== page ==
Once I realized that there was a musician on the planet named Ahmad Jamal, I found out that most of the Black adults around me liked him very much and he was highly spoken of. He occupied a sphere that included organists like Jimmy McGriff, Jimmy Smith, Shirley Scott, Jack McDuff, and Richard “Groove” Holmes, guitarists Kenny Burrell (my sister liked him too) and Wes Montgomery, pianists Ramsey Lewis, Bobby Timmons, and Les McCann, saxophonists Stanley Turrentine and David “Fathead” Newman, groups like the Jazz Crusaders. Call it soul jazz, groove music, whatever. Jamal was in the category, even if he did not quite have that sound. It was surely hip to own some of his records. And because he was a Black who was also a Muslim, something Black about it too, a kind of mystique.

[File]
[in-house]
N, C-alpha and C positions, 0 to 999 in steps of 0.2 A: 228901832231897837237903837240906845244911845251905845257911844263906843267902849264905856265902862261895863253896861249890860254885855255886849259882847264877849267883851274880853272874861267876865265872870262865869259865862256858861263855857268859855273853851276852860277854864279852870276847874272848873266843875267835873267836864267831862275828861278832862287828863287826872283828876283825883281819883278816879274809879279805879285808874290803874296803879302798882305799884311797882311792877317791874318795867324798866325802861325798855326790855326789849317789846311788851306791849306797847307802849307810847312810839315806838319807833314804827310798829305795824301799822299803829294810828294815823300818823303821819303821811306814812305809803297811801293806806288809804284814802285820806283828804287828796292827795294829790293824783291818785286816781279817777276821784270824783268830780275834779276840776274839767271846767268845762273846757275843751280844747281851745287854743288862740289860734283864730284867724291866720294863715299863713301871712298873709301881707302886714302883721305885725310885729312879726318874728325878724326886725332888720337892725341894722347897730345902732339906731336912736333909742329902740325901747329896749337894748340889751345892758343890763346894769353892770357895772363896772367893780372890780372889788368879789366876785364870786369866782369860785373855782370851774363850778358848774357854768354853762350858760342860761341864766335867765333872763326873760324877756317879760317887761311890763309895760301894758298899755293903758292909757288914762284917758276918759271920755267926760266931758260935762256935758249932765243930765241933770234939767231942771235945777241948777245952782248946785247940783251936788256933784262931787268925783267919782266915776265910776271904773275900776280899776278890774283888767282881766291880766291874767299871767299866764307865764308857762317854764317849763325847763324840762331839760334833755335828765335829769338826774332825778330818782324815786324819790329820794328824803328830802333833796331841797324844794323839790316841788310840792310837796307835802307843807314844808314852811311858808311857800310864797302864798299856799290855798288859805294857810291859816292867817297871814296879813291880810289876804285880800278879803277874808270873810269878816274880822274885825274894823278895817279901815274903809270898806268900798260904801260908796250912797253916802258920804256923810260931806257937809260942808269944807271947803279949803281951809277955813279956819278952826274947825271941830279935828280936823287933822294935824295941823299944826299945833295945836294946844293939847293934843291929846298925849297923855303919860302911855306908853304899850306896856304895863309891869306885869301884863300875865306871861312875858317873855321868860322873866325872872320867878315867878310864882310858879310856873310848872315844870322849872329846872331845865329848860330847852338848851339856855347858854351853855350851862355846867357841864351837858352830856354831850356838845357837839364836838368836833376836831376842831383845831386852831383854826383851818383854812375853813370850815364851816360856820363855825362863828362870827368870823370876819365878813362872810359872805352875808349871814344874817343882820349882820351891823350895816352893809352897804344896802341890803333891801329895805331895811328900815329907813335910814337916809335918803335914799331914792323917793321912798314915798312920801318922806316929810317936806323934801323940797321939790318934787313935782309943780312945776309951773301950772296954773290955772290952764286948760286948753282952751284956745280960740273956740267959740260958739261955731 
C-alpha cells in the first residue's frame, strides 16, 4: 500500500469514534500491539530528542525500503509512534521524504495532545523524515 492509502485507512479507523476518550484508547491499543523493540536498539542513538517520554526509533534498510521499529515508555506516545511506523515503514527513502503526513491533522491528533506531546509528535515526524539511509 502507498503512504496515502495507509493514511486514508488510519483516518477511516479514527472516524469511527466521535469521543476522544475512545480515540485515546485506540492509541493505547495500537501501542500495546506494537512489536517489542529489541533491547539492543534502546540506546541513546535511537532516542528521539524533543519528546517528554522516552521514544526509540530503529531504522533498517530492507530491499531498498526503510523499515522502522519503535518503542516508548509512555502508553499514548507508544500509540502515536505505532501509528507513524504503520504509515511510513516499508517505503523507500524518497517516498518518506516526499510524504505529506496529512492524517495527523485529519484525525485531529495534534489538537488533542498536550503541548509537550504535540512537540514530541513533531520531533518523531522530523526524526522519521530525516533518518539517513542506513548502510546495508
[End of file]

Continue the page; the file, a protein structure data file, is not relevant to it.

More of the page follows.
I was probably in my last year of high school when I bought an Ahmad Jamal album called Extensions. I bought it only because it was in a remainder bin and cost ninety-nine cents. The title seemed intriguing, and here was someone I thought that I ought to like or ought to learn to like since so many people around me did. I thought the record was great, not immediately but in waves of exposure. At first, the only track I liked was “This Terrible Planet” and I played it over and over and ignored the rest of the record. The tune seemed dramatic, rhythmic in a way I was to learn was unique to Jamal, churchy with its tambourine-like percussion opening over the bass vamp, if you went to a Pentecostal church. After owning the record for a year, I began to listen to the title track and began to like it too, although it seemed much more experimental, but I learned that Jamal could be experimental, sometimes surprisingly so for someone who was sometimes denigrated by the jazz-knowing coves as a cocktail pianist. (I had started reading a few jazz critics like Amiri Baraka, Martin Williams, Marshall Stearns, and Joe Goldberg and no one was recommending Jamal records. I had to become my own critic.) As there were only four tracks on the record, I was now listening to half the album. In two years, “Dance to the Lady” and “Whisper Not” seduced me and I was a fan of the entire record. Then, in college, I added a second Jamal record to my collection, The Awakening, which I liked immediately, instantly, fanatically. I played it over and over, every track. It reminded me of pianist McCoy Tyner, not because he sounded like Tyner or because Tyner sounded like him, but because of the moment of jazz grand piano playing in the early 1970s. There was something in the sound of both men that seemed, well, redemptive, for lack of a better word, restorative of a kind of Blackness. This, at the time, I thought was a good thing for me, good art for me. I was hungry for good art, ravenous, even desperate. Jamal was teaching me, giving me equipment for living, to use a phrase.